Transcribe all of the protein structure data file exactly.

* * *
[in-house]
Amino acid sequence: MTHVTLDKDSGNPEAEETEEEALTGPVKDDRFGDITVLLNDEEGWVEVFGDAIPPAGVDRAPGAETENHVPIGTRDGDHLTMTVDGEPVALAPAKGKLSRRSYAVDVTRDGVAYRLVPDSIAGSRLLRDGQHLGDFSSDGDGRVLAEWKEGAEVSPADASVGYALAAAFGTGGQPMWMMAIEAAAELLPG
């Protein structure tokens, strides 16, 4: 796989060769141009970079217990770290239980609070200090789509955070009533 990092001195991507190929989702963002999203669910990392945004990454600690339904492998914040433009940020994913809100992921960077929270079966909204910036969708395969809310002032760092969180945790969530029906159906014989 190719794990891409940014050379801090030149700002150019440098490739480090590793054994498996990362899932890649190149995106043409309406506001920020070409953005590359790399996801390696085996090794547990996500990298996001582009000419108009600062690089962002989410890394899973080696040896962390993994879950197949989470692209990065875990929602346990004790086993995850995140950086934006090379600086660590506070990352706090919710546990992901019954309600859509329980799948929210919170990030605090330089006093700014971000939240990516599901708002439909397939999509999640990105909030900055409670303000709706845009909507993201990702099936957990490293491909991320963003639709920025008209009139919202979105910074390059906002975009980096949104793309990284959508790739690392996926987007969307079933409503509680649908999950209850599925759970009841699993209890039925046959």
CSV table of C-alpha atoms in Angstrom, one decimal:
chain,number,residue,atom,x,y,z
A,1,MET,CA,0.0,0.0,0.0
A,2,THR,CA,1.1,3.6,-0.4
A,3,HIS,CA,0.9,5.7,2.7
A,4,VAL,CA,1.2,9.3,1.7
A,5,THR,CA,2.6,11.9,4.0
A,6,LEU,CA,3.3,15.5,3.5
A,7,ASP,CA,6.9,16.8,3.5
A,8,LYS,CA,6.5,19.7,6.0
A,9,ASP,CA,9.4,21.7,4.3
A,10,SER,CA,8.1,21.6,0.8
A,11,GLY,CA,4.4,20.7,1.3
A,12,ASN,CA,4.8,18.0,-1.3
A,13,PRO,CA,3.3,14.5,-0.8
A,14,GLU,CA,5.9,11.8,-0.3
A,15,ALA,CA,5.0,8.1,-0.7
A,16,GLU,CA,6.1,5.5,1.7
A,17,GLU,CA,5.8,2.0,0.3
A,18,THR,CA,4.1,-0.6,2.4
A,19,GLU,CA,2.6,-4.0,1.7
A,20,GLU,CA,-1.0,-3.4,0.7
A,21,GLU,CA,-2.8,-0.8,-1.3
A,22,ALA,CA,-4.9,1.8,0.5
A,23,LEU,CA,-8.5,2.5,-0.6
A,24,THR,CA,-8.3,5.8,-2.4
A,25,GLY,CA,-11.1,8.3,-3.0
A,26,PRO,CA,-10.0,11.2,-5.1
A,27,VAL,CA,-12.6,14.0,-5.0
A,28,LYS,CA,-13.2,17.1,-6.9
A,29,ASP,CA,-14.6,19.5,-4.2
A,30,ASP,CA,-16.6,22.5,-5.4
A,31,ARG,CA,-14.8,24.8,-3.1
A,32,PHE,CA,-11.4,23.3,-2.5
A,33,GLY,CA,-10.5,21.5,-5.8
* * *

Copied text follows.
[in-house]
Amino acid sequence: MTHVTLDKDSGNPEAEETEEEALTGPVKDDRFGDITVLLNDEEGWVEVFGDAIPPAGVDRAPGAETENHVPIGTRDGDHLTMTVDGEPVALAPAKGKLSRRSYAVDVTRDGVAYRLVPDSIAGSRLLRDGQHLGDFSSDGDGRVLAEWKEGAEVSPADASVGYALAAAFGTGGQPMWMMAIEAAAELLPG
């Protein structure tokens, strides 16, 4: 796989060769141009970079217990770290239980609070200090789509955070009533 990092001195991507190929989702963002999203669910990392945004990454600690339904492998914040433009940020994913809100992921960077929270079966909204910036969708395969809310002032760092969180945790969530029906159906014989 190719794990891409940014050379801090030149700002150019440098490739480090590793054994498996990362899932890649190149995106043409309406506001920020070409953005590359790399996801390696085996090794547990996500990298996001582009000419108009600062690089962002989410890394899973080696040896962390993994879950197949989470692209990065875990929602346990004790086993995850995140950086934006090379600086660590506070990352706090919710546990992901019954309600859509329980799948929210919170990030605090330089006093700014971000939240990516599901708002439909397939999509999640990105909030900055409670303000709706845009909507993201990702099936957990490293491909991320963003639709920025008209009139919202979105910074390059906002975009980096949104793309990284959508790739690392996926987007969307079933409503509680649908999950209850599925759970009841699993209890039925046959």
CSV table of C-alpha atoms in Angstrom, one decimal:
chain,number,residue,atom,x,y,z
A,1,MET,CA,0.0,0.0,0.0
A,2,THR,CA,1.1,3.6,-0.4
A,3,HIS,CA,0.9,5.7,2.7
A,4,VAL,CA,1.2,9.3,1.7
A,5,THR,CA,2.6,11.9,4.0
A,6,LEU,CA,3.3,15.5,3.5
A,7,ASP,CA,6.9,16.8,3.5
A,8,LYS,CA,6.5,19.7,6.0
A,9,ASP,CA,9.4,21.7,4.3
A,10,SER,CA,8.1,21.6,0.8
A,11,GLY,CA,4.4,20.7,1.3
A,12,ASN,CA,4.8,18.0,-1.3
A,13,PRO,CA,3.3,14.5,-0.8
A,14,GLU,CA,5.9,11.8,-0.3
A,15,ALA,CA,5.0,8.1,-0.7
A,16,GLU,CA,6.1,5.5,1.7
A,17,GLU,CA,5.8,2.0,0.3
A,18,THR,CA,4.1,-0.6,2.4
A,19,GLU,CA,2.6,-4.0,1.7
A,20,GLU,CA,-1.0,-3.4,0.7
A,21,GLU,CA,-2.8,-0.8,-1.3
A,22,ALA,CA,-4.9,1.8,0.5
A,23,LEU,CA,-8.5,2.5,-0.6
A,24,THR,CA,-8.3,5.8,-2.4
A,25,GLY,CA,-11.1,8.3,-3.0
A,26,PRO,CA,-10.0,11.2,-5.1
A,27,VAL,CA,-12.6,14.0,-5.0
A,28,LYS,CA,-13.2,17.1,-6.9
A,29,ASP,CA,-14.6,19.5,-4.2
A,30,ASP,CA,-16.6,22.5,-5.4
A,31,ARG,CA,-14.8,24.8,-3.1
A,32,PHE,CA,-11.4,23.3,-2.5
A,33,GLY,CA,-10.5,21.5,-5.8